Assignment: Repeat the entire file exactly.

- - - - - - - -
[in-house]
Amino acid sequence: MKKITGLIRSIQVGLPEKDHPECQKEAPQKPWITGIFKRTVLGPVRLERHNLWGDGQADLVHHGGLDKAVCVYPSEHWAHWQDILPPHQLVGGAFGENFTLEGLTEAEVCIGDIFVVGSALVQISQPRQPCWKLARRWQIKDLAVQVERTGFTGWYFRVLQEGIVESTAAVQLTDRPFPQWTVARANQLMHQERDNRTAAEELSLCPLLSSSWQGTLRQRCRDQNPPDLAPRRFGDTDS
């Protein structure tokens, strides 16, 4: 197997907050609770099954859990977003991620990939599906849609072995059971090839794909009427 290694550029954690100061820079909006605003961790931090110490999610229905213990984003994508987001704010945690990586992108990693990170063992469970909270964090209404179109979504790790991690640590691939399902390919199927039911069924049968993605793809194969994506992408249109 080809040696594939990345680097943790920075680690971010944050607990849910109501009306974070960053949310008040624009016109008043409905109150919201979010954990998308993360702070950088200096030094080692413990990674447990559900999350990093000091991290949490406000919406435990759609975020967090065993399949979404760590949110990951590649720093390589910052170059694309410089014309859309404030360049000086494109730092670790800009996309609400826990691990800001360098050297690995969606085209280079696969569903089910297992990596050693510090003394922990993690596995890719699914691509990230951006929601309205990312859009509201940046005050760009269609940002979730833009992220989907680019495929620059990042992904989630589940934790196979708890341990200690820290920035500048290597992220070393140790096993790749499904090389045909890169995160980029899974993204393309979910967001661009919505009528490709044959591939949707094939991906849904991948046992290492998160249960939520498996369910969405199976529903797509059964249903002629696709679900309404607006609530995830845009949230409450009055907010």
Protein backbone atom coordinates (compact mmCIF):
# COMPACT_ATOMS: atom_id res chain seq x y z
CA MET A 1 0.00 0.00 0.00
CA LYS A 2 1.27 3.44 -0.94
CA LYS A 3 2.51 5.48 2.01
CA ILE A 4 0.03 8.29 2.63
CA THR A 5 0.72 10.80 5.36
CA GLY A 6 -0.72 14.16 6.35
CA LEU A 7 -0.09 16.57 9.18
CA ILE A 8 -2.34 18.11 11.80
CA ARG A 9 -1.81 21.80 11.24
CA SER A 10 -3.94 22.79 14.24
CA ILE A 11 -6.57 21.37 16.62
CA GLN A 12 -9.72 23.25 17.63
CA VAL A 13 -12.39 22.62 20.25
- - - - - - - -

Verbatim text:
[in-house]
Amino acid sequence: MKKITGLIRSIQVGLPEKDHPECQKEAPQKPWITGIFKRTVLGPVRLERHNLWGDGQADLVHHGGLDKAVCVYPSEHWAHWQDILPPHQLVGGAFGENFTLEGLTEAEVCIGDIFVVGSALVQISQPRQPCWKLARRWQIKDLAVQVERTGFTGWYFRVLQEGIVESTAAVQLTDRPFPQWTVARANQLMHQERDNRTAAEELSLCPLLSSSWQGTLRQRCRDQNPPDLAPRRFGDTDS
């Protein structure tokens, strides 16, 4: 197997907050609770099954859990977003991620990939599906849609072995059971090839794909009427 290694550029954690100061820079909006605003961790931090110490999610229905213990984003994508987001704010945690990586992108990693990170063992469970909270964090209404179109979504790790991690640590691939399902390919199927039911069924049968993605793809194969994506992408249109 080809040696594939990345680097943790920075680690971010944050607990849910109501009306974070960053949310008040624009016109008043409905109150919201979010954990998308993360702070950088200096030094080692413990990674447990559900999350990093000091991290949490406000919406435990759609975020967090065993399949979404760590949110990951590649720093390589910052170059694309410089014309859309404030360049000086494109730092670790800009996309609400826990691990800001360098050297690995969606085209280079696969569903089910297992990596050693510090003394922990993690596995890719699914691509990230951006929601309205990312859009509201940046005050760009269609940002979730833009992220989907680019495929620059990042992904989630589940934790196979708890341990200690820290920035500048290597992220070393140790096993790749499904090389045909890169995160980029899974993204393309979910967001661009919505009528490709044959591939949707094939991906849904991948046992290492998160249960939520498996369910969405199976529903797509059964249903002629696709679900309404607006609530995830845009949230409450009055907010």
Protein backbone atom coordinates (compact mmCIF):
# COMPACT_ATOMS: atom_id res chain seq x y z
CA MET A 1 0.00 0.00 0.00
CA LYS A 2 1.27 3.44 -0.94
CA LYS A 3 2.51 5.48 2.01
CA ILE A 4 0.03 8.29 2.63
CA THR A 5 0.72 10.80 5.36
CA GLY A 6 -0.72 14.16 6.35
CA LEU A 7 -0.09 16.57 9.18
CA ILE A 8 -2.34 18.11 11.80
CA ARG A 9 -1.81 21.80 11.24
CA SER A 10 -3.94 22.79 14.24
CA ILE A 11 -6.57 21.37 16.62
CA GLN A 12 -9.72 23.25 17.63
CA VAL A 13 -12.39 22.62 20.25